work forces feared that if they agreed to the committee? s recommendations, the authorities would make even more than had been recommended. In fact, there was a good opportunity that the Church might hold survived as an Established Church if they had accepted the proposals, at least for a clip longer than they did. However, it is besides true that the drastic inspection and repair of the Church? s fundss that was proposed would hold had serious deductions for the Established Church? s hereafter. Furthermore, by the clip the committee reported, political events had overtaken its? utility. Nevertheless, its? findings still remain insightful into the state of affairs at the clip.
Benjamin Disraeli, get downing in February of 1868, undertook the leading of the Conservative authorities. On March 30th, of that twelvemonth, Gladstone, the leader of the resistance Whigs, moved a series of declarations covering with Ireland. One of these was
? that in the sentiment of the House, it is necessary that the Established Church of Ireland should discontinue to be as an constitution, due respect being had to all the personal involvements and to all single rights of belongings. ?
The declarations were carried against the Conservatives under Disraeli. He decided to name an election on this of import issue, but was defeated. The new Broad authorities, under Gladstone, moved to present the measure for disestablishment and disendowment of the Church of Ireland on March 1st, 1869.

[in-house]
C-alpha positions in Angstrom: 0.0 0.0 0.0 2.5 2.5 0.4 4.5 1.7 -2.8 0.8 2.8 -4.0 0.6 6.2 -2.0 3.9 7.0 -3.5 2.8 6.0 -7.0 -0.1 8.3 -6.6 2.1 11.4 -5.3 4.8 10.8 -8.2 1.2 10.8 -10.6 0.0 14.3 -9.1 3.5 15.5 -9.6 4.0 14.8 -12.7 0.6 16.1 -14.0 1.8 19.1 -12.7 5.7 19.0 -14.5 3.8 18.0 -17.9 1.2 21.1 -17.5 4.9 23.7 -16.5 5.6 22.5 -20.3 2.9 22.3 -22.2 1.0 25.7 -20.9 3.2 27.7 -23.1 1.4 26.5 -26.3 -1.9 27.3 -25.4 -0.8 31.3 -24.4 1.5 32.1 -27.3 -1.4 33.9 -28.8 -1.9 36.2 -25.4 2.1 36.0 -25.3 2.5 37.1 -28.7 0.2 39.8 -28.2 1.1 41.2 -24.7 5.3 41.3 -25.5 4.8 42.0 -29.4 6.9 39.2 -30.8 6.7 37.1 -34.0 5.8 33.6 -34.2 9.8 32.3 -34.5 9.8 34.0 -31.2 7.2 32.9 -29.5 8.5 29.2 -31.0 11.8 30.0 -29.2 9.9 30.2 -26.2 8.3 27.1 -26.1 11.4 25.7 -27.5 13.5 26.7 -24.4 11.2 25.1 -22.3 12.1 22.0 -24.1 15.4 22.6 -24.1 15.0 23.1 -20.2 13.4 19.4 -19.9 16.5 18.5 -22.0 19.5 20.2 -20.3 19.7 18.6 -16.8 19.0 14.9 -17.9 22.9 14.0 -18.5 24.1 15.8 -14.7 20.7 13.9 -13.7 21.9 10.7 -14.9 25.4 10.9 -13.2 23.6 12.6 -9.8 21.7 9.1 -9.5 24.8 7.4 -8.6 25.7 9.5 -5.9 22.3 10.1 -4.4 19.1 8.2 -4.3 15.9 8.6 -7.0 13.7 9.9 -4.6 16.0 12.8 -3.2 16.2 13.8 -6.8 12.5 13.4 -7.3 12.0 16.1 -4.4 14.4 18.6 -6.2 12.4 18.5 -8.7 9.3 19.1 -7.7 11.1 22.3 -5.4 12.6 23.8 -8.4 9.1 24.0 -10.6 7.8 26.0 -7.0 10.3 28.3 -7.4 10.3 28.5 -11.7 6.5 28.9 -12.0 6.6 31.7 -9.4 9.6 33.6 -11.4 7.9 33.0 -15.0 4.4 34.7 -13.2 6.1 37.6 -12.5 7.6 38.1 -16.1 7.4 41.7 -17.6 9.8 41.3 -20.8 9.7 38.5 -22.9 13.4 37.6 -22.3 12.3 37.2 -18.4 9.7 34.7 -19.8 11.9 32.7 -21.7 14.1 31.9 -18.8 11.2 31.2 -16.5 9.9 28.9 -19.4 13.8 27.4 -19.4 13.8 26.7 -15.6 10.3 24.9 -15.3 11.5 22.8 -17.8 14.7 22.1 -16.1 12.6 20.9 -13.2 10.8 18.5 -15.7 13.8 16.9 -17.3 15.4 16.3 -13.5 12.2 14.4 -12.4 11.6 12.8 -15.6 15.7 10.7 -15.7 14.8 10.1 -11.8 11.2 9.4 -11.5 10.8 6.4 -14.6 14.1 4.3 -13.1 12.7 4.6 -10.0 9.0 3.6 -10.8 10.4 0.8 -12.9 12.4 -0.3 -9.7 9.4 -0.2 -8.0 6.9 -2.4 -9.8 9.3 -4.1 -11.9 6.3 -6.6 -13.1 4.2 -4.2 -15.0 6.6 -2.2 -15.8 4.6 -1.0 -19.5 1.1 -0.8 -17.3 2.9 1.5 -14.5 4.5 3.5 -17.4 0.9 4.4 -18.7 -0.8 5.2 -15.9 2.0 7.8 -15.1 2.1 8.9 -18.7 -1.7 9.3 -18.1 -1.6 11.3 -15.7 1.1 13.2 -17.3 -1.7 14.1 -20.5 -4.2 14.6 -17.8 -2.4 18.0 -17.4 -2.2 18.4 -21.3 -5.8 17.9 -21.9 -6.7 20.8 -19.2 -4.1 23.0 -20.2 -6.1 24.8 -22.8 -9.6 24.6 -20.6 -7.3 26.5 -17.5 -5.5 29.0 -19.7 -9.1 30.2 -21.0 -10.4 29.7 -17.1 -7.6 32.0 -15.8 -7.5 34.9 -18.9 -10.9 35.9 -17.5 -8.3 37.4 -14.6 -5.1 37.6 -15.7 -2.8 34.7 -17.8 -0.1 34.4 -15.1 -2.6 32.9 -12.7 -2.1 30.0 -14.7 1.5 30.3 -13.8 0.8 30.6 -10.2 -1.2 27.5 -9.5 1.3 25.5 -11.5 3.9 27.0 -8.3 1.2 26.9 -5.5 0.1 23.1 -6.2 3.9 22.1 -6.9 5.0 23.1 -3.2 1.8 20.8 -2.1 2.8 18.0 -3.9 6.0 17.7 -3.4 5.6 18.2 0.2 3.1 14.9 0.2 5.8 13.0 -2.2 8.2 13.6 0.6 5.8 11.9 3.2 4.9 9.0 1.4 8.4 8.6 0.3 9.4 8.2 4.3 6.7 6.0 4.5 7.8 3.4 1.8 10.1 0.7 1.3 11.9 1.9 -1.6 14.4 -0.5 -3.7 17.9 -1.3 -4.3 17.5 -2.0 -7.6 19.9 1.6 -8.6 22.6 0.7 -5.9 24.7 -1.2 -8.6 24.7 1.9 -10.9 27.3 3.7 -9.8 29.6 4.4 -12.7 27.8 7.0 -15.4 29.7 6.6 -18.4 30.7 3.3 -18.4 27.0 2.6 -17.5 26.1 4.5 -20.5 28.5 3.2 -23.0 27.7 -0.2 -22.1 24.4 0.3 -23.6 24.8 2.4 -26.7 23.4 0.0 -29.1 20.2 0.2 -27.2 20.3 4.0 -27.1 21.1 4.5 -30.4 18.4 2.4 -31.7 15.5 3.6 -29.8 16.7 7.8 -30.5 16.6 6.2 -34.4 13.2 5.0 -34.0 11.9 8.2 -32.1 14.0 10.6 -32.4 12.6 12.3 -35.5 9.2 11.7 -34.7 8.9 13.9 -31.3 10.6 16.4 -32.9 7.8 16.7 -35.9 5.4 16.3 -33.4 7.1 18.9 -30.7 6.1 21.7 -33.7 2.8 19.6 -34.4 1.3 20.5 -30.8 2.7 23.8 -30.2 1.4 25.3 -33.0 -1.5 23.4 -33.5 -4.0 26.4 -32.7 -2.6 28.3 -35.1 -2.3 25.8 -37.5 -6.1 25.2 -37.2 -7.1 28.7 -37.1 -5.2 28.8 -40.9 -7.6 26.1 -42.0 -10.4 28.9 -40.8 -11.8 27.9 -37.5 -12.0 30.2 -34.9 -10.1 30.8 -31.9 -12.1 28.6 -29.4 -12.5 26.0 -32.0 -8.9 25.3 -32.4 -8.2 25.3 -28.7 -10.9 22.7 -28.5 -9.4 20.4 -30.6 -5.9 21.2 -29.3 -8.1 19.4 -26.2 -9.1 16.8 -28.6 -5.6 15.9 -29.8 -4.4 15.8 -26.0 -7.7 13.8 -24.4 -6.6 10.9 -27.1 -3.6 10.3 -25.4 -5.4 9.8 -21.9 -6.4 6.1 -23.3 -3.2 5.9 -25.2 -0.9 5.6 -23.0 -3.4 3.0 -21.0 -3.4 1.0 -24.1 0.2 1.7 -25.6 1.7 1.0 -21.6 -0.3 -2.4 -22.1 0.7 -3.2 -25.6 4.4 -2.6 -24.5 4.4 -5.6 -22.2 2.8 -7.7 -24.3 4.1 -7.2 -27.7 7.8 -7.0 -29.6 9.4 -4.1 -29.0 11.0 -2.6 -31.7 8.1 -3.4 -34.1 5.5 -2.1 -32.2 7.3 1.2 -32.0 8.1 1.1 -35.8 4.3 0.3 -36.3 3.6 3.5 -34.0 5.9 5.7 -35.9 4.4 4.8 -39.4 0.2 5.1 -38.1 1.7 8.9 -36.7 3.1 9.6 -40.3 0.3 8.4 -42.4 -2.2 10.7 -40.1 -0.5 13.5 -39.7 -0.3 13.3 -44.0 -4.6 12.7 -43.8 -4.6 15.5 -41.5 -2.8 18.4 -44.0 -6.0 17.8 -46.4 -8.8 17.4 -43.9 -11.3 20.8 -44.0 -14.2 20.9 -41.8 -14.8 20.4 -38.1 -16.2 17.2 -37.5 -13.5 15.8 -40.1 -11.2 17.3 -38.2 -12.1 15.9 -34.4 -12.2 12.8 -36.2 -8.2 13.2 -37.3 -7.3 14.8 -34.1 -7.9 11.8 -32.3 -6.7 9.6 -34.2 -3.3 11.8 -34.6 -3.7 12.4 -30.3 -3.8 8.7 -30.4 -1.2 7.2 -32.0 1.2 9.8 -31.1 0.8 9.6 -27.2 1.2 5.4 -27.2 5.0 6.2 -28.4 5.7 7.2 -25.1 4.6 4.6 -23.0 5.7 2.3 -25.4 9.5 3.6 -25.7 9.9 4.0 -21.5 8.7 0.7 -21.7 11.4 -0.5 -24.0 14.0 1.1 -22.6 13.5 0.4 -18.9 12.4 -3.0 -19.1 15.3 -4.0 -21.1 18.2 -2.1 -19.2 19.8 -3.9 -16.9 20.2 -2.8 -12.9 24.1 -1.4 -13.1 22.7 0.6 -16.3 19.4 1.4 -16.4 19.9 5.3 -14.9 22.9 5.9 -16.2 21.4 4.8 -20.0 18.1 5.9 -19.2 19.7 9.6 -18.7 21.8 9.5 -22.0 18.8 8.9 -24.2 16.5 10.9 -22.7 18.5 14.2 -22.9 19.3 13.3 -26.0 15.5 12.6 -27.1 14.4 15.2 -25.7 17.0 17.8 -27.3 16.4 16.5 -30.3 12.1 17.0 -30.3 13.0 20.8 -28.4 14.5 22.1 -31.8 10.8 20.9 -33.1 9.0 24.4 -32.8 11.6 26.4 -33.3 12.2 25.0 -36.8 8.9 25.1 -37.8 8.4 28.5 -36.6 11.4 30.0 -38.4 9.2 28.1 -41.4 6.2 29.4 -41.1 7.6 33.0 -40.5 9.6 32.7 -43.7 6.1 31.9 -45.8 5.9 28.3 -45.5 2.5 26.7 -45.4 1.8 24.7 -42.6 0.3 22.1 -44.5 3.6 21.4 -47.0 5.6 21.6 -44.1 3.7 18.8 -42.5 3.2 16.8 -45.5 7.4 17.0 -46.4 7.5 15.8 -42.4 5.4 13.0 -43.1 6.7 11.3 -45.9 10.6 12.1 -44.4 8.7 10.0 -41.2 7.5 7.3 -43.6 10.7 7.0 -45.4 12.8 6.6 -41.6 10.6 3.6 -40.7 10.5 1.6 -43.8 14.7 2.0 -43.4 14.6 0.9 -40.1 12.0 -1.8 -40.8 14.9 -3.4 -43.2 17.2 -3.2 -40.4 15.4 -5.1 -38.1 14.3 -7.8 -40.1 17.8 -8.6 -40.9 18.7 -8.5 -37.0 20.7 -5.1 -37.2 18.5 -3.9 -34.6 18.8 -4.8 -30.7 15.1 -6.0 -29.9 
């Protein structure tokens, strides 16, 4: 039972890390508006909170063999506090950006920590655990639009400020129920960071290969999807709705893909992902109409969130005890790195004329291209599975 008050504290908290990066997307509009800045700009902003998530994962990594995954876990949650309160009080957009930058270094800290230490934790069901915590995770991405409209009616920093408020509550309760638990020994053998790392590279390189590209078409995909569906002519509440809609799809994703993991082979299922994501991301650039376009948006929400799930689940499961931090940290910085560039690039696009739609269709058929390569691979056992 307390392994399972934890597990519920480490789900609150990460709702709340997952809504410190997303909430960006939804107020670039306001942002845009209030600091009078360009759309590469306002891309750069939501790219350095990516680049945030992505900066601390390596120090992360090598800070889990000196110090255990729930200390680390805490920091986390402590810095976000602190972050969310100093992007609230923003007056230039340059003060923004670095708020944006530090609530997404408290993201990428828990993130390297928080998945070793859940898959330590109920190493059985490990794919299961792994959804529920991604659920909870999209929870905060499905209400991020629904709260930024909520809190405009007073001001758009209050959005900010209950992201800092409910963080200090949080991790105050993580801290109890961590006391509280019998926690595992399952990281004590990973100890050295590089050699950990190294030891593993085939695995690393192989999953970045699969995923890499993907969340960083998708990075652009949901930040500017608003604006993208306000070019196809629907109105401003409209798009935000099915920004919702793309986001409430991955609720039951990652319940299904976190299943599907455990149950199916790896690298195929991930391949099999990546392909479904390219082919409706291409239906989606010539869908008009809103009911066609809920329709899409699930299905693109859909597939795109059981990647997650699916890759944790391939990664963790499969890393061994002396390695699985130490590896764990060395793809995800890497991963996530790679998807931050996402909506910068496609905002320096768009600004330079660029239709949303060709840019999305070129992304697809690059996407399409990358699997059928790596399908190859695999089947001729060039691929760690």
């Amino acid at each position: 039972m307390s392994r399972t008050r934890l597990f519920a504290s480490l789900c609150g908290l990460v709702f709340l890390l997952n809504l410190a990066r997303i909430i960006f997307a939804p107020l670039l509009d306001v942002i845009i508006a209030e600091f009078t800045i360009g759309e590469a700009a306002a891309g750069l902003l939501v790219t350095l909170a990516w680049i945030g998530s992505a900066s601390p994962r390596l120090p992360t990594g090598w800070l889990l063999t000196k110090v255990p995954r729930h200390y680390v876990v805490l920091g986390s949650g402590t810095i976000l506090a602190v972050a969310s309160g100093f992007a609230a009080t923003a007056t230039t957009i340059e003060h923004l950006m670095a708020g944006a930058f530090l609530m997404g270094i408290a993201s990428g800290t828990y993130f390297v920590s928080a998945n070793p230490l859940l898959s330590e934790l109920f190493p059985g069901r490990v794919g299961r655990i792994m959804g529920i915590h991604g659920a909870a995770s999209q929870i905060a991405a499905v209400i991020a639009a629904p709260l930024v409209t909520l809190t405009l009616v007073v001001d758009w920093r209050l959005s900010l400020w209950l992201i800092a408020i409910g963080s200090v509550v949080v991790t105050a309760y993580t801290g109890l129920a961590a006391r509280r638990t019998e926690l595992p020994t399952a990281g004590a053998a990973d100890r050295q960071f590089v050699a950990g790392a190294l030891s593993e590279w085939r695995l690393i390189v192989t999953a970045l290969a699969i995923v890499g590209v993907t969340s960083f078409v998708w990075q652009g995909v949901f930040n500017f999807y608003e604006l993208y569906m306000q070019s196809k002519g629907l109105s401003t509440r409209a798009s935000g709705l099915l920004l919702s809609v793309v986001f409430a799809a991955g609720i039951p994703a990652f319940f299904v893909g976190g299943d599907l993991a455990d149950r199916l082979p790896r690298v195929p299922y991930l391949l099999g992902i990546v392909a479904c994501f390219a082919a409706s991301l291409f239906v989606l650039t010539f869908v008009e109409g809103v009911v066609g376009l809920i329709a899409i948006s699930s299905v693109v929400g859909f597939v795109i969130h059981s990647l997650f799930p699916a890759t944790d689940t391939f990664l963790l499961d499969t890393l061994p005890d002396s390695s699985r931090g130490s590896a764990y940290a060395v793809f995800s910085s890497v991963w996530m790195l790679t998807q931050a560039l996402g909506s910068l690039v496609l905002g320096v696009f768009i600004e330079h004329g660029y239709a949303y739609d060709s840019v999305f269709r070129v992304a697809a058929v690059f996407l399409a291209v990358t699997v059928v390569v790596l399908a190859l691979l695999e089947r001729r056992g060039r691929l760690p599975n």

On July 26, 1869, The Irish Church Bill was passed into jurisprudence, after a great trade of opposition in the House of Lords. Disestablishment of the Church of Ireland began on January 1st, 1871.
Gladstone was a devout cleric, so all was non lost for the Church of Ireland. The colony was generous ; churches and schools soon in usage were handed over to the Church, Glebe houses could be purchased on favourable footings, and? 500 000 was granted to do up for recent private gifts. The British authorities took everything else. This was another political facet of disestablishment.
Why Disendowment every bit good as Disestablishment?
The important issue of the Church of Ireland being the Established Church was non that it was the ceremonial church of Ireland, where, for illustration, the Queen would hold attended church when she was in Ireland. Rather, the important issue was the fact? that it had been to a great extent endowed with land, and the returns of a revenue enhancement on land. ?
Other churches sustained themselves through pulling the support of voluntary members. The Church of Ireland, nevertheless, had the privileged place of support from tithes and from rents on extended belongingss. It was due to this that disestablishment was inseparable from disendowment. Therefore, the whole operation of disestablishment was basically concerned with the transportation of the belongings of the Church of Ireland and its? disposal.